I would draw the attention of the House and the Minister to the fact that we already have some indications that the fear which I have expressed that the Board will not be self-supporting is not an imaginary one. I have here particulars, with which I will not weary the House unless the Minister desires, of no less than three schemes which already have, shall I say, got themselves into difficulties in this matter of electrification. There is a scheme for rural electrification in Bedfordshire; and another in Dumfriesshire, where a loss equivalent to a sixpenny rate throughout the county has been incurred. There is another in North Wales, where the Government are already pressed by the local authority to give general financial assistance to rural electrification, because, as they say, there is no likelihood that the scheme will be a paying proposition unless financial assistance is given. That shows that already there is a growing danger that we may be faced once more with this situation of putting up Government subsidised businesses to compete with private industry which has not the benefit of a subsidy.

I have no doubt that the Minister is cognisant of the 1934 report of the Central Electricity Board. We find from the revenue account that they make, roughly speaking, a turn of 5 per cent. between their buying and selling price of current. I have been able to make a calculation, which I do not think is far out, that by 1942 an increase in the resources of the Board of no less a figure than £2,000,000 will be required to meet interest and sinking fund charges upon capital. I am leaving out of account all the capital which is used for the unification of frequency. For reasons which I confess I do not regard as satisfactory this money was in fact given to the electrical industry by the Government. Taking their capital used purely for the grid, there is a charge which will come upon them of something like £2,000,000 for interest and sinking fund money in about six years' time. The gross turn, as shown in these accounts, is only about £1,000,000. That means that within a few years the gross revenue of the Board will have to be multiplied about three times and will have to go up from the present sum of £1,000,000 to about £3,000,000.

Let me examine what likelihood there is of that taking place. We are given in the report of the Board the information that in the last five years the sales of current have gone up by something like 50 per cent. That is a very great increase. It must be borne in mind that it is something like five times as great as the increase over the world as a whole. In that period, of course, they have been taking the cream of the market; and obviously they have been working at a time when business recovery has been going on, thanks to the National Government, at a very rapid rate. It is exceedingly unlikely that the increase of 50 per cent. in five years is going to be turned into an increase of something like three times that figure. It is fair, however, to point out to the House that there is a small increase—which is almost in the nature of a bookkeeping increase—due to the fact that general trading had not begun in the whole country at the time of these accounts. Therefore, as general trading does come into operation in the whole of the country there will be a considerable increase in the amount of current going through the Board's books without any increase in current generally. That figure, as near as I can calculate, is at a maximum not more than 25 per cent., for in something like 80 per cent. of the country general trading had come into operation at the time of these accounts. Nothing of substantial importance should be attached to that figure. That makes it improbable that this huge increase in income which will be necessary to meet interest and sinking fund charges will be obtained.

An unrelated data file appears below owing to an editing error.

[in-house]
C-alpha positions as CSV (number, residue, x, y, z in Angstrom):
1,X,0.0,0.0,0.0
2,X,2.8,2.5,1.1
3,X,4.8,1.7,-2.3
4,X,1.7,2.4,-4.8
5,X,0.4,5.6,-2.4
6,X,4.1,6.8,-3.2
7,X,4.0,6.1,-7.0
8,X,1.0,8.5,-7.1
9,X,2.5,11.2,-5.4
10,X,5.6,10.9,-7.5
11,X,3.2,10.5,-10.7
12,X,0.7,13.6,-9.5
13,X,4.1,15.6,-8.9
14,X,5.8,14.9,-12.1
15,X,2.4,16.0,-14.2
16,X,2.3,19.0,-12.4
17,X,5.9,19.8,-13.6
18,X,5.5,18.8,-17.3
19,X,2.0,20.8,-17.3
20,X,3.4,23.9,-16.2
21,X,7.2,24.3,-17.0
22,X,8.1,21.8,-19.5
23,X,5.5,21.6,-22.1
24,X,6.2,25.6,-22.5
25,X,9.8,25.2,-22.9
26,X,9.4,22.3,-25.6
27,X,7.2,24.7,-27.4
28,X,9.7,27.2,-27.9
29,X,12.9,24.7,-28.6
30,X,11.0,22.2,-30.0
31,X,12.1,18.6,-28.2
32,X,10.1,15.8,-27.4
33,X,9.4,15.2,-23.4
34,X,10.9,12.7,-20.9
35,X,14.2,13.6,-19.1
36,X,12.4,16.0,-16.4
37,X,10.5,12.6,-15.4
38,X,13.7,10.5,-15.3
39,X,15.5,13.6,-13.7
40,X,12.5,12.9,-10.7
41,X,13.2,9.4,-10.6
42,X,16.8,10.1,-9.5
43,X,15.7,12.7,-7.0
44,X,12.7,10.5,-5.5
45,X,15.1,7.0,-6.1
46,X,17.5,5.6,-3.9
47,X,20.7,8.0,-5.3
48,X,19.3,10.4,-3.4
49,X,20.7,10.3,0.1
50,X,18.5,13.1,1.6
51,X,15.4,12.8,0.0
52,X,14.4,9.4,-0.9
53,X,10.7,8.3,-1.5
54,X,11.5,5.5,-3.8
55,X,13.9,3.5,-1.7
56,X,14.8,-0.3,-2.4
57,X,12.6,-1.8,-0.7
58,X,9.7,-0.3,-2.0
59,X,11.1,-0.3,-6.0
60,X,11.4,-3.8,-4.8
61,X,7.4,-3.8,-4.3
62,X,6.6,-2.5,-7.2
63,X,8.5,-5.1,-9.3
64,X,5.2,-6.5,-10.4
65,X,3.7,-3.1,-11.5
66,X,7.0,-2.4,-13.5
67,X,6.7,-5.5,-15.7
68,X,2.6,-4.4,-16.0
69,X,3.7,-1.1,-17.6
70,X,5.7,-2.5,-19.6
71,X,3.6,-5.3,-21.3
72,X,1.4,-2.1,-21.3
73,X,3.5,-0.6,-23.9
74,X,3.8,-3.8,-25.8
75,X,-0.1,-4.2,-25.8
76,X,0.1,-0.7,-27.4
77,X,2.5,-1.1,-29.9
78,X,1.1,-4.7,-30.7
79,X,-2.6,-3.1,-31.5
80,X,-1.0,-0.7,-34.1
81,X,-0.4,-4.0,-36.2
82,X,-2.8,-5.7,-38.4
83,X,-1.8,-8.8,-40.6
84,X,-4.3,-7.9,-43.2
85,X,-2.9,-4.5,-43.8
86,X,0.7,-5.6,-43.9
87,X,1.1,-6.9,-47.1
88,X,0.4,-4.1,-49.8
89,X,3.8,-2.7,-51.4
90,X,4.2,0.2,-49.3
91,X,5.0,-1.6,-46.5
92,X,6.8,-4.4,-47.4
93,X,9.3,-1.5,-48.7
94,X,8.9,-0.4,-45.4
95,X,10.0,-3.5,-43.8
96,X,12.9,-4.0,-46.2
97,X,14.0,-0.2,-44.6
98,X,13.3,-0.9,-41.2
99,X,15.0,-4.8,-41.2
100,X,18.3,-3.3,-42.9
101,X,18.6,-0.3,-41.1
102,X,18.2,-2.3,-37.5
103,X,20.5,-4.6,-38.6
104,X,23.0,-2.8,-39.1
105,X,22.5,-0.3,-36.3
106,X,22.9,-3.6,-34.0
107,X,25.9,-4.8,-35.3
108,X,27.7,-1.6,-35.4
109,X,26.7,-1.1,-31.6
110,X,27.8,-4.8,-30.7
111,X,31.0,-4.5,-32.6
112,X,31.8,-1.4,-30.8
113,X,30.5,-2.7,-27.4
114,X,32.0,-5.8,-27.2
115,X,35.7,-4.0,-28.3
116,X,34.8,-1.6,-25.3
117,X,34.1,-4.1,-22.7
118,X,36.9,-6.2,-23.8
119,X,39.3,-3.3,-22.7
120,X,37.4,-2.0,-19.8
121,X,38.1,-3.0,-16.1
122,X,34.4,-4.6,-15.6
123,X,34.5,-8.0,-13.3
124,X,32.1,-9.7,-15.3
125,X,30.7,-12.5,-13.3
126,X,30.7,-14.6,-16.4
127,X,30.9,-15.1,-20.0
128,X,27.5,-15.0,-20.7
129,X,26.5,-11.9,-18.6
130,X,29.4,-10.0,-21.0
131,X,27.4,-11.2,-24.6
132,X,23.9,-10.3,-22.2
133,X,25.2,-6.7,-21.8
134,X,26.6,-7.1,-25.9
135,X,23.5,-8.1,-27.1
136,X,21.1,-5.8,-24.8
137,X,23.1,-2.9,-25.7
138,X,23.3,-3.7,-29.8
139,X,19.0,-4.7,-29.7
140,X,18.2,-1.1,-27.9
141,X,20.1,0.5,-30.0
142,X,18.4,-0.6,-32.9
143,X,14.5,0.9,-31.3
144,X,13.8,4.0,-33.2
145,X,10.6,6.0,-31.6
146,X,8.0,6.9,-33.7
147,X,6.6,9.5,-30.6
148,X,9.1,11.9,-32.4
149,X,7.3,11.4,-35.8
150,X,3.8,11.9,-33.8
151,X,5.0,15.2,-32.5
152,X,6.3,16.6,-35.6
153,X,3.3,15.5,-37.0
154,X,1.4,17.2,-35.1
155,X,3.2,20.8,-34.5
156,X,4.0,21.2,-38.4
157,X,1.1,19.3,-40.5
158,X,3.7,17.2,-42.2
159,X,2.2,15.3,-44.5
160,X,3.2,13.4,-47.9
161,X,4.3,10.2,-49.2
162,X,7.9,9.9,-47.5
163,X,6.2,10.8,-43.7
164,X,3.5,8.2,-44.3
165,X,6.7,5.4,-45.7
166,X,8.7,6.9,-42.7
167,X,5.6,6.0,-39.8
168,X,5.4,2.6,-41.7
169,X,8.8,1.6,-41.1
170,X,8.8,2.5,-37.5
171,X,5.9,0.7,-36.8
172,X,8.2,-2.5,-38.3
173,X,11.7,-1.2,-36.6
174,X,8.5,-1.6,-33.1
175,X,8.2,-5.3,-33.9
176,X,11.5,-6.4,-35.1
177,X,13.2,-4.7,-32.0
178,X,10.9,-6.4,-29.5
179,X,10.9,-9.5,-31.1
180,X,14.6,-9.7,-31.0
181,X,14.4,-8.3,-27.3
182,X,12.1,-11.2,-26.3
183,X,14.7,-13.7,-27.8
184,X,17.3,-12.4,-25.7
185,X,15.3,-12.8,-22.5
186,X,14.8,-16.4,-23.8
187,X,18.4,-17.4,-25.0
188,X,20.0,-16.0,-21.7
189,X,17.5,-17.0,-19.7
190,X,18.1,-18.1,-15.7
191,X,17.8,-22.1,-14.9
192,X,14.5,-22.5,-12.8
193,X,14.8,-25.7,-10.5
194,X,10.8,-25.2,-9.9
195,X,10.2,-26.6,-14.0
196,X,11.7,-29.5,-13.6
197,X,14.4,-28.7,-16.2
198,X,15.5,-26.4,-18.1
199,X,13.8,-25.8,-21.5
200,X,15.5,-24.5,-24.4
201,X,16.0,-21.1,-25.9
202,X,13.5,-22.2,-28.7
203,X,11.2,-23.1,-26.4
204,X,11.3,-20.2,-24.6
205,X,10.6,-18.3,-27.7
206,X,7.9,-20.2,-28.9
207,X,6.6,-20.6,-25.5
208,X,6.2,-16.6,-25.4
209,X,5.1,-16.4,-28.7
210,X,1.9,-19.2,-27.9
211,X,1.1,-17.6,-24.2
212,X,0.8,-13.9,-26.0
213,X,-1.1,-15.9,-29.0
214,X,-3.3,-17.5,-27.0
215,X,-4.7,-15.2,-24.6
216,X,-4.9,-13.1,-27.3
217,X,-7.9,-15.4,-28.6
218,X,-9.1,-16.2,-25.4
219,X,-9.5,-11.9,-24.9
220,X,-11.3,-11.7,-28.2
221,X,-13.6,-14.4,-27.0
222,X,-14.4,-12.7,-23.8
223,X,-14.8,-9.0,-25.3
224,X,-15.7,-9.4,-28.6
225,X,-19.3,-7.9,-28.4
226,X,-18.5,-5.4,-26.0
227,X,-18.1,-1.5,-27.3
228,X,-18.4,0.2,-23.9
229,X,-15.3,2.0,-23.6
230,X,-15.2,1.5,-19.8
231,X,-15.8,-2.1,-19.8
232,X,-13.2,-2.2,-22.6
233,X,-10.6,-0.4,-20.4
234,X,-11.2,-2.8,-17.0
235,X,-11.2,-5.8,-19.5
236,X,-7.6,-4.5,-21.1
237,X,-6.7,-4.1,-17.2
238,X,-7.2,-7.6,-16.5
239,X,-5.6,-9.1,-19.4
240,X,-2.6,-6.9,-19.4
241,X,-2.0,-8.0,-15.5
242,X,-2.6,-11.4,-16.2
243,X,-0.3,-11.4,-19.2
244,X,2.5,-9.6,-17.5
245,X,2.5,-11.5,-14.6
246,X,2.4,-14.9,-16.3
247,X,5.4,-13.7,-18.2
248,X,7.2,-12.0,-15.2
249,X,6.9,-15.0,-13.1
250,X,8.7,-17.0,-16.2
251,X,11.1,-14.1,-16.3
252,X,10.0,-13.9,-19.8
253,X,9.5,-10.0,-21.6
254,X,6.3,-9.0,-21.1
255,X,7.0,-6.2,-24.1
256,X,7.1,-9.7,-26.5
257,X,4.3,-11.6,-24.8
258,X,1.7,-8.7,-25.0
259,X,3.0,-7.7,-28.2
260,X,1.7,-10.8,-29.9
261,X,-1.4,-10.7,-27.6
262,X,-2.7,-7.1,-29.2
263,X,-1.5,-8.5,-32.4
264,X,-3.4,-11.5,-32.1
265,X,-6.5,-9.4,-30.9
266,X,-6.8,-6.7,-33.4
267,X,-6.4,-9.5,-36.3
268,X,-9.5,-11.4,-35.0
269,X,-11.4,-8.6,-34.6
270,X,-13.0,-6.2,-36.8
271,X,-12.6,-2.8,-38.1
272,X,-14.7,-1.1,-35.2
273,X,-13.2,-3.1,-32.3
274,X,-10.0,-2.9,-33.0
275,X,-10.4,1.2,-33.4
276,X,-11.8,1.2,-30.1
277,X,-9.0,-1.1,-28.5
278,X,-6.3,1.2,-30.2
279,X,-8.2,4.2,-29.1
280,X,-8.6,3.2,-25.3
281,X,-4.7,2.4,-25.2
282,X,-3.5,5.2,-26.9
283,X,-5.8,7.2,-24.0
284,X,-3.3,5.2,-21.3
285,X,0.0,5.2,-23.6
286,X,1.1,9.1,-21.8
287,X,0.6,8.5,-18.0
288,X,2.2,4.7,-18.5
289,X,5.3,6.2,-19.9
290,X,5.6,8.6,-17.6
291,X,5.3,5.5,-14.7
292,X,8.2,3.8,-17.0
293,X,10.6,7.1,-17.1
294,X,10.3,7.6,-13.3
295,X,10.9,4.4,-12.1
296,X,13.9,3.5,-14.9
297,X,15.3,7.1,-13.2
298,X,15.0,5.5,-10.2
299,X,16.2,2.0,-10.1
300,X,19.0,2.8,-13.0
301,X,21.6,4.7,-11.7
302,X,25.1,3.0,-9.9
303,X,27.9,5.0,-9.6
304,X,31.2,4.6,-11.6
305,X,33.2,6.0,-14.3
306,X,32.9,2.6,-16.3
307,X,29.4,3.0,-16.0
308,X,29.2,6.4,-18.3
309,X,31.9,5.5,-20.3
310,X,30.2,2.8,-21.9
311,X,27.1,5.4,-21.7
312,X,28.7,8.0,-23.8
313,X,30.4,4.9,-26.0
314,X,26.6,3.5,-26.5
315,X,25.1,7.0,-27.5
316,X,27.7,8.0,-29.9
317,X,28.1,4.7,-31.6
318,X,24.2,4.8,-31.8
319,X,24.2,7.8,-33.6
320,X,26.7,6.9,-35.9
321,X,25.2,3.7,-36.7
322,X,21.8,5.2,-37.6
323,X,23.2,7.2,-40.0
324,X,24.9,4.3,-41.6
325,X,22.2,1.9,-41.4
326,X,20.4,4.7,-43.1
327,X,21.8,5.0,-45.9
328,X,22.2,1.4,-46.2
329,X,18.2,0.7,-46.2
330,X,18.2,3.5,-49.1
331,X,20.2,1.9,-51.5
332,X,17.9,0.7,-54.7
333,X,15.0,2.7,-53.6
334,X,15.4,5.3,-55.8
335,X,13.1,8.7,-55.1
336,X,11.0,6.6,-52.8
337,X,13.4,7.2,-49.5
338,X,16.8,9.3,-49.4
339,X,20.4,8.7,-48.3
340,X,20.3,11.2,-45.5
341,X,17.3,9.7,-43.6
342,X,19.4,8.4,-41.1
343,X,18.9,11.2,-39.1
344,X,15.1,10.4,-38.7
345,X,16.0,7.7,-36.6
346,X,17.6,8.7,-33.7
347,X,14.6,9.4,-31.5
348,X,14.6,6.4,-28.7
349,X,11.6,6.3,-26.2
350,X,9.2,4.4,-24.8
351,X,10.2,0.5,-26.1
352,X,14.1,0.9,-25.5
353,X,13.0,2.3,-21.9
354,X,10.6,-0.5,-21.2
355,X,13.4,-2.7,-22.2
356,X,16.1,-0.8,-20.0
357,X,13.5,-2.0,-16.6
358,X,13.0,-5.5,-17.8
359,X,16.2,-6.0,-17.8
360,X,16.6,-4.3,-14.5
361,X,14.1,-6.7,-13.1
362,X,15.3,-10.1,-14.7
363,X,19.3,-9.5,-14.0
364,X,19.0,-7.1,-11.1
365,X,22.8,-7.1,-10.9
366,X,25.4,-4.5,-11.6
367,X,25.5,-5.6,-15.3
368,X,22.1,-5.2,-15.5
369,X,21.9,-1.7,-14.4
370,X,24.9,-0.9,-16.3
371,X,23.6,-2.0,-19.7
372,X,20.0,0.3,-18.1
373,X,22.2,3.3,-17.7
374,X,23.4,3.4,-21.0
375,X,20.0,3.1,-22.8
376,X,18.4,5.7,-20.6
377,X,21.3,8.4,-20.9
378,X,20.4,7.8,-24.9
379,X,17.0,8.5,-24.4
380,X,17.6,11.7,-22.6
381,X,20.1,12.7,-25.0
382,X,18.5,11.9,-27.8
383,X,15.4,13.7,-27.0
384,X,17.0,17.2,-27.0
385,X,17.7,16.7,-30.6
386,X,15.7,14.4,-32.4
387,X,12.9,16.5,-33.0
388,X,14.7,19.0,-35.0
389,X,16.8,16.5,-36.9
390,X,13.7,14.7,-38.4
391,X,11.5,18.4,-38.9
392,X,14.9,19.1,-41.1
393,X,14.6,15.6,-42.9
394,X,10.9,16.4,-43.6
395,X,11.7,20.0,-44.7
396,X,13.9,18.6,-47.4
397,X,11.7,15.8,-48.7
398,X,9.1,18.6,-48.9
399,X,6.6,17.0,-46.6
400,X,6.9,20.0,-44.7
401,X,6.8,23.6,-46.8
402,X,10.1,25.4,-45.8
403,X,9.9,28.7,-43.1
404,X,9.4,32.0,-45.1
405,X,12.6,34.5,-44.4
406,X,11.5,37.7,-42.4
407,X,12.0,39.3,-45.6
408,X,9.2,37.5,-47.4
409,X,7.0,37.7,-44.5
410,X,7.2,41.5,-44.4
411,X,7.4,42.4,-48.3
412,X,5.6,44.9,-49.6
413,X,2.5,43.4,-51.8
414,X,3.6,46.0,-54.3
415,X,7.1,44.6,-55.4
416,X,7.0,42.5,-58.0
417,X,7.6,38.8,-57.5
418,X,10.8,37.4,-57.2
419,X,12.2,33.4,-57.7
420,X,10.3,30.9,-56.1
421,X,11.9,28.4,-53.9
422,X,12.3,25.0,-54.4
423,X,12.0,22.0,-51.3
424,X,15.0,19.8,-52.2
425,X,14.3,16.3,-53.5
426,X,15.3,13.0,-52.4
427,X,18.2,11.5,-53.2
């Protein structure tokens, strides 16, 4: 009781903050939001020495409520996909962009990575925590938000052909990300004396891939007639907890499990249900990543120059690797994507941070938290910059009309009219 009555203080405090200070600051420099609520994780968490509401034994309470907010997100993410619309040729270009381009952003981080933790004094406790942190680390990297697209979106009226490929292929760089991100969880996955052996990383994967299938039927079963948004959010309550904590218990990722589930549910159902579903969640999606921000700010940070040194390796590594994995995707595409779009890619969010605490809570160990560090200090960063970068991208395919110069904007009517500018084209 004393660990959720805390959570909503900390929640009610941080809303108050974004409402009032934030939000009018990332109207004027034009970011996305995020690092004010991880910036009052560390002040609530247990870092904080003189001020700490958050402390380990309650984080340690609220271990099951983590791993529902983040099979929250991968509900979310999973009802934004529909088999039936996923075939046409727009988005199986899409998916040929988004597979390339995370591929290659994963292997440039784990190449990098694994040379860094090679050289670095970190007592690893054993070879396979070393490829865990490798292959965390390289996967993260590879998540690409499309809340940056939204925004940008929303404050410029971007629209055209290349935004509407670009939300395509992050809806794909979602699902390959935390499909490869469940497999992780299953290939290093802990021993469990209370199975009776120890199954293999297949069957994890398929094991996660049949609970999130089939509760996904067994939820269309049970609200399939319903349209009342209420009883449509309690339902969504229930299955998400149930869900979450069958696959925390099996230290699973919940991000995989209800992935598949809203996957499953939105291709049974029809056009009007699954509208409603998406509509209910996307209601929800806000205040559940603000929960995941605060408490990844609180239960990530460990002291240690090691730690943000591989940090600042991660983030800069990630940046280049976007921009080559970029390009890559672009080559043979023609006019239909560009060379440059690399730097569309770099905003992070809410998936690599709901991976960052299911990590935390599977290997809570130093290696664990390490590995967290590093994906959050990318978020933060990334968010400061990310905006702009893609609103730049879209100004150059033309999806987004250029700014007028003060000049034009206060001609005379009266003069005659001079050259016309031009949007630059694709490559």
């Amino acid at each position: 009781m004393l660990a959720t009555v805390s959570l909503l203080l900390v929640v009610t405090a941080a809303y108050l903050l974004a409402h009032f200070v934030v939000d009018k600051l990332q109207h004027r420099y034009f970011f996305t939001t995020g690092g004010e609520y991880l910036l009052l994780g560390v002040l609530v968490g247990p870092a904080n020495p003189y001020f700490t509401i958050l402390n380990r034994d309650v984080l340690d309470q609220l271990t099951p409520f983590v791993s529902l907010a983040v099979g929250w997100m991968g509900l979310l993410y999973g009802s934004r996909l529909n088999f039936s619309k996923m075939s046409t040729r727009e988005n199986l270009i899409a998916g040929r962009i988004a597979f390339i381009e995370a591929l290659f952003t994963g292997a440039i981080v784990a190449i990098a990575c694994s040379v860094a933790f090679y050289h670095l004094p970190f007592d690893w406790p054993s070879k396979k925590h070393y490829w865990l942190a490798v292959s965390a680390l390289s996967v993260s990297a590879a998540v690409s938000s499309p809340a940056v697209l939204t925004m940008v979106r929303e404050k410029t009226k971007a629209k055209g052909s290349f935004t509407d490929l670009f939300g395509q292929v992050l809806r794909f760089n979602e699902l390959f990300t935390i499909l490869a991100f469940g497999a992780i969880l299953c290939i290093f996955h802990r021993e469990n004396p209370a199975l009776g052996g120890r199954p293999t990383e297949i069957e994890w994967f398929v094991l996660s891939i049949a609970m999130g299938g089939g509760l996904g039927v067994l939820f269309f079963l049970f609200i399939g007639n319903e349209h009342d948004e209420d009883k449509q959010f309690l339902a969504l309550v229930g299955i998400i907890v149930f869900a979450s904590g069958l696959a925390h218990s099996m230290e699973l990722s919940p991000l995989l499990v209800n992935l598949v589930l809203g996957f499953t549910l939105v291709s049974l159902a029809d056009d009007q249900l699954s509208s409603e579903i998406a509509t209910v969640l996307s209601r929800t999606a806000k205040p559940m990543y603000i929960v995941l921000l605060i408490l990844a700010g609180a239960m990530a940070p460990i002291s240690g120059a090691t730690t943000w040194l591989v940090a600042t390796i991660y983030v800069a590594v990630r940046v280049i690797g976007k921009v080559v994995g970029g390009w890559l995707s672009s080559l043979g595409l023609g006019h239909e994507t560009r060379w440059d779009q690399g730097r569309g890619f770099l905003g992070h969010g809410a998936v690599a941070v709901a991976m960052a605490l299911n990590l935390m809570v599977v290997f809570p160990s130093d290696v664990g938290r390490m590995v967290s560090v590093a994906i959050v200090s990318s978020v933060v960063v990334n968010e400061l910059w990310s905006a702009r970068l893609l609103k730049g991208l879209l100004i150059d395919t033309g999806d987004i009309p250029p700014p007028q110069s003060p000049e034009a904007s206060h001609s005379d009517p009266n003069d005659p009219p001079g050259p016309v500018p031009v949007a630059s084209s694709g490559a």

We can check that figure in another way. Roughly, what density of electrical consumption will that imply? At present we are using something like 15,000 million units a year. The United States, with considerably more than three times our consumption per head of the population—there are other considerations with which. I will not trouble the House, as time is short—reached a figure in 1929 which, I think, they have never reached since, and even then they only arrived at a figure of 90,000 million units. Allowing for an increase of something like 25 per cent., due to general trading to come into operation all over the country, if we were to have an increase of three times, it means that there would have to be a consumption in this country of something like 30,000 million units by 1942. That is a considerably bigger consumption per head than the maximum ever consumed in the United States. I am not going to say that it is an impossible consumption, but it is a very optimistic one, and if it is on that assumption that the board's plans are being made it is well that the public should be told at an early date. We do not want to have an optimistic estimate; we ought to be told frankly upon what assumption, over the period of the next few years, the board are proceeding, in framing their charges for current and in the provision they are making for meeting those very heavy charges for interest and sinking fund.